It might be worth Laurence Fox considering his own career before he dismisses the concept of privilege. Specifically, his musical career. Fox has now released two albums: Holding Patterns in 2016, and A Grief Observed in 2019. The first of those peaked at No 89 in the chart, and spent two weeks in the top 100 before disappearing. The most popular track from Holding Patterns, Headlong, has had 150,000 plays on Spotify in the three and a bit years since its release: at the time of writing, that number wouldn’t get him into the Spotify Top 30 for today alone. Laurence Fox is not, by any metric of public interest, a successful singer-songwriter.
Yet when A Grief Observed was released, Fox had a promotional campaign you might normally associate with a major star. There were interviews in the Sunday Times, the Daily Telegraph and the Daily Express. He featured in the Q&A slot in, ahem, this newspaper’s Weekend magazine. He was interviewed by Lorraine Kelly on TV, and he performed on BBC Radio 5 Live. The result of all that publicity was that the album didn’t chart, and its most popular track, The Distance, has so far achieved 27,000 Spotify streams. A Grief Observed didn’t make a splash. It didn’t even make a ripple. It barely disturbed the surface.
It’s worth noting that none of those interviews and appearances were in music sections of the papers or on music programmes. Fox generated interest not because of the music he made, but because of what he is: the scion of an acting dynasty, prone to shouting, poshly. Hence why he was invited on to Question Time last week. The irony of last week’s kerfuffle is that only his own privilege put him in the position to deny its existence.
Fox’s music isn’t terrible. It’s wholly competent singer-songwriter stuff, if not awfully original. (Headlong is quite evidently his attempt to write a Coldplay song, and there are significantly worse Coldplay pastiches in the world.) Its single biggest weaknesses is Fox’s voice, which almost touches good, but is also just far enough away to be oddly disconcerting. He hits all the right notes (and in the right order), but it’s a blunt instrument, unvarying in tone and timbre. He always sounds as though he is making a point in a pub argument, whether he is professing his love, pondering the state of the world, or confessing his sins. Each song feels as though it should end with a shout of: “Three more, Geoff, and one for your good self.”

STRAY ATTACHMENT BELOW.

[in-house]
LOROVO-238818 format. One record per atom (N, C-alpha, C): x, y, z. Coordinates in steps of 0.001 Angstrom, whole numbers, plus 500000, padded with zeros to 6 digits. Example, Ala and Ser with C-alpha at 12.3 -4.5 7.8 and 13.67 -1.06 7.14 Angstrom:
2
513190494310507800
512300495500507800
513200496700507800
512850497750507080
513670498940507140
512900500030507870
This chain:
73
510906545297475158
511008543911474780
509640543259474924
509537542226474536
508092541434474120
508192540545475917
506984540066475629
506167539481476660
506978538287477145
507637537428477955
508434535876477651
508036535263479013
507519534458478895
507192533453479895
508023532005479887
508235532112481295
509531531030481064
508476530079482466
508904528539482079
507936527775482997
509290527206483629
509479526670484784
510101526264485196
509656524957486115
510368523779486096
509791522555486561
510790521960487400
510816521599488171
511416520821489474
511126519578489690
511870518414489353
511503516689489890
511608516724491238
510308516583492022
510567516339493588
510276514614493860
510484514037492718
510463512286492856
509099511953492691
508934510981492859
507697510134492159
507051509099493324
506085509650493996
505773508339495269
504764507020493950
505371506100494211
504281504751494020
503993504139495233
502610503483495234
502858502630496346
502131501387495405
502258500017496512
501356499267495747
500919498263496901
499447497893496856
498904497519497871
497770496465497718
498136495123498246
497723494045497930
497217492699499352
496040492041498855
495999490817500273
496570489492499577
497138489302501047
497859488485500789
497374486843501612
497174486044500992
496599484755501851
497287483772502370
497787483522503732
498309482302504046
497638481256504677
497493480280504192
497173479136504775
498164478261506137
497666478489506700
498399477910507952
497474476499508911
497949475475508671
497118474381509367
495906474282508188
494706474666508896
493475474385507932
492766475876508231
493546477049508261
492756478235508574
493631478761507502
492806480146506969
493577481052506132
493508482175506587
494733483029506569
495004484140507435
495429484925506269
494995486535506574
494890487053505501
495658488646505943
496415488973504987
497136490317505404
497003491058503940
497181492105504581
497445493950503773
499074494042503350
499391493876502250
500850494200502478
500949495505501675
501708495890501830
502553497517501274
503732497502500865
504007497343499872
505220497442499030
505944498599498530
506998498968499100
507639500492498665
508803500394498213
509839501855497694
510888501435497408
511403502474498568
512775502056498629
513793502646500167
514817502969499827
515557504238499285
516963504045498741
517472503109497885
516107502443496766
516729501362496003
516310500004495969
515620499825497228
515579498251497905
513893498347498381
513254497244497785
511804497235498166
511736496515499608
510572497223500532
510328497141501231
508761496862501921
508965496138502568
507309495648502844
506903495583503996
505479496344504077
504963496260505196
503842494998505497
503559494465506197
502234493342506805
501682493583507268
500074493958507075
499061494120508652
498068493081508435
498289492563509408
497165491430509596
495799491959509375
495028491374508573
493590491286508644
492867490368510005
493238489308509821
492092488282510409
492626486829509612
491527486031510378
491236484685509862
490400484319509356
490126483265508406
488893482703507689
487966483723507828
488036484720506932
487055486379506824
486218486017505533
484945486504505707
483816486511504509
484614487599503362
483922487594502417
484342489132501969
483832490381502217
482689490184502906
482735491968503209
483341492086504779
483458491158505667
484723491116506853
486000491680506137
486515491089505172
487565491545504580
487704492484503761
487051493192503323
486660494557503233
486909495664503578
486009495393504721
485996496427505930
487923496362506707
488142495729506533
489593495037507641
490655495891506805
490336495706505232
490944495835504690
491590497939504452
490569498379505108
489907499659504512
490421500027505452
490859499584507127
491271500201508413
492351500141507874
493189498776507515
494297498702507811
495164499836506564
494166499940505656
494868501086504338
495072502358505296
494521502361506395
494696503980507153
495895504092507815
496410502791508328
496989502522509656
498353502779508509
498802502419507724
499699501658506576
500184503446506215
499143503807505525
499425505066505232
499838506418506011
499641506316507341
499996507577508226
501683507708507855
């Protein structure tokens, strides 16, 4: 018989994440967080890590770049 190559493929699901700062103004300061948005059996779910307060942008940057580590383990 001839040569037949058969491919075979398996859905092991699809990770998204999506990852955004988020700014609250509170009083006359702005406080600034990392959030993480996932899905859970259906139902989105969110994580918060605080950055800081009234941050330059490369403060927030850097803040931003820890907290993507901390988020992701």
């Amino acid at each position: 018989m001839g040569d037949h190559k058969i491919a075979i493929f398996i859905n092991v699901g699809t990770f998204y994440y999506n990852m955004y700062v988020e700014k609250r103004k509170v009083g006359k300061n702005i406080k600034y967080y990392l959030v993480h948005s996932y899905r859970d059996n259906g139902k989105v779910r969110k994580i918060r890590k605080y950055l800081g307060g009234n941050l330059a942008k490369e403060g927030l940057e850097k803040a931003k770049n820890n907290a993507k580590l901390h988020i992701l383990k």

Fox appears to fancy himself in the mould of Cohen or Dylan – wise, but wearied by the world. He tries wordplay, but it is clumsy and unformed, a succession of imperfect rhymes: “This is the game / Stumbling on / But she still wants to play / Say it’s insane / To lose once again / And go back to the same game” (The Game). Say Goodbye, the opening song of A Grief Observed, takes a very Cohenesque melody, and has Fox on a film set, pondering his relationship with his co-star (“The other two members of the cast / A little Adam and Eve / Didn’t know that the film wasn’t about them.” No, it was about Laurence. It’s always about Laurence), but it’s less Chelsea Hotel than Chelsea Travelodge.
Both Fox’s albums, one would hazard a guess, are informed by his failed marriage to Billie Piper (the first was released just before the marriage ended), but the defining song for Laurence Fox as he is now fixed in the public eye – crusader for common sense, or halfwitted bigot, depending on your point of view – is The Distance, whose lyrics are pinned at the top of his Facebook page. Here Fox explains how you’re just not allowed to say anything any more: “The first to fall is laughter / Just to quell the unoffended / They seek to murder your opinion,” sings the man who gets repeated national newspaper interviews and TV appearances in which to express his opinion. “The light has been turned down on the age of reason / Replaced by blinding fires that burn wild across the region,” he sings, before offering a couplet that unwittingly summons the memory of Nigel Farage pledging to take up his rifle if Brexit were denied: “So I need you more than ever / Need your hands in this resistance.” It’s all a bit Captain Mainwaring, to be honest.
Laurence Fox’s music doesn’t sound as if it had to exist. It sounds as if it exists because he had the wherewithal to make it, and because his name meant there would always be people willing to give it a plug. The very definition of privilege, really.